Simple Ways to Humidify without a Humidifier

Humidifier spreading steam into the living room

Having dry air in your home can be uncomfortable, especially if you have asthmaallergies, skin conditions like psoriasis, or a cold. Increasing the humidity, or water vapor in the air, is usually done with a humidifier. Unfortunately, these annoyances pop up even more in the dry winter months.

However, humidifiers can sometimes be expensive and are usually only effective for a single room. Fortunately, there are ways that you can naturally increase the humidity in your home to combat dry air.

Tub water or Shower water: After bathing, leave the water in the tub and let it cool instead of immediately draining it. This allows time for the moisture to evaporate into the air. Similarly, after taking a hot shower, open the bathroom door to allow the steam to naturally humidify nearby rooms.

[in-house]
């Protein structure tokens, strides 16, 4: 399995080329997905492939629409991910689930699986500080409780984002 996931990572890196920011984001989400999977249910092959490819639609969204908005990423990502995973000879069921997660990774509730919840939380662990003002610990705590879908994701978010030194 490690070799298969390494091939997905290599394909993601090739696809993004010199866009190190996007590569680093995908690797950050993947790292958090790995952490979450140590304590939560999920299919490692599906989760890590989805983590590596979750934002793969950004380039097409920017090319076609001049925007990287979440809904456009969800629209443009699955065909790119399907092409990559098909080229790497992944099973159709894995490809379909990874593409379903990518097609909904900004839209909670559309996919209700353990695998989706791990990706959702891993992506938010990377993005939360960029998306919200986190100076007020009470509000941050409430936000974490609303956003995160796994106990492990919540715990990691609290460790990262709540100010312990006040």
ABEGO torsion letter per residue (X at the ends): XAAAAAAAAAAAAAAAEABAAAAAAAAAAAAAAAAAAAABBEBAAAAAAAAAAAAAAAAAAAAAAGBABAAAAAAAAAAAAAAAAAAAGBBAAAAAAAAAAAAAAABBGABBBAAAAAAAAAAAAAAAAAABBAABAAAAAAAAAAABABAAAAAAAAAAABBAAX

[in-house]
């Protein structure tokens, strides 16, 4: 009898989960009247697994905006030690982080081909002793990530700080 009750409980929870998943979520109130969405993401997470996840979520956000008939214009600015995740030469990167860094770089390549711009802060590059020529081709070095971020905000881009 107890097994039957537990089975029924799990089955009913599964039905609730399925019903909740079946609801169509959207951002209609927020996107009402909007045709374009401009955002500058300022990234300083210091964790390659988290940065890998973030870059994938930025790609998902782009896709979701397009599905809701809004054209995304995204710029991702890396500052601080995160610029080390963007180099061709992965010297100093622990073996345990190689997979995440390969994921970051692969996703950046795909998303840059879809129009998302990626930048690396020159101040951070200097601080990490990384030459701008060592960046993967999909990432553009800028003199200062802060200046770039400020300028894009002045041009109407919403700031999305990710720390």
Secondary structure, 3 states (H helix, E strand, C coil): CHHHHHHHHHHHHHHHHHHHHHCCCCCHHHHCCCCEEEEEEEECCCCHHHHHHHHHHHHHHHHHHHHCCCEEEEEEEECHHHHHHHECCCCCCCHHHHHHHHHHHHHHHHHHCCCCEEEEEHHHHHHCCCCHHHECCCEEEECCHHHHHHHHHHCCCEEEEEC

Plants: A houseplant can also add moisture to the air via the process of transpiration. Once a plant is watered, moisture is released through pores in the leaves, increasing the humidity level in the room.

Air-dry Laundry: Instead of drying your clothes and towels via machine, allow them to air-dry. The damp clothes will release water back into the air as they dry.

Boil water on stove: Throw a pot of water on the stove and boil away! The hot steam will help humidify the room naturally.

Vases or Fountains: Fill some vases with colored stones or marbles and some water, and set them on sunny windowsills. Or relax with a running fountain in the room.

The level of moisture in your room shouldn’t be too high or too low. Lack of humidity can result in drying of the upper airway, which is a known respiratory irritant and too much may create a sense of ‘heaviness’ of ambient air which can result in overgrowth of fungi and dust mites, resulting in stimulation of allergic symptoms.


Author: Pallabi Sinha

I am a Nutritionist with 6 years of expertise in the field. I have a knack of convincing people to switch to a healthier lifestyle.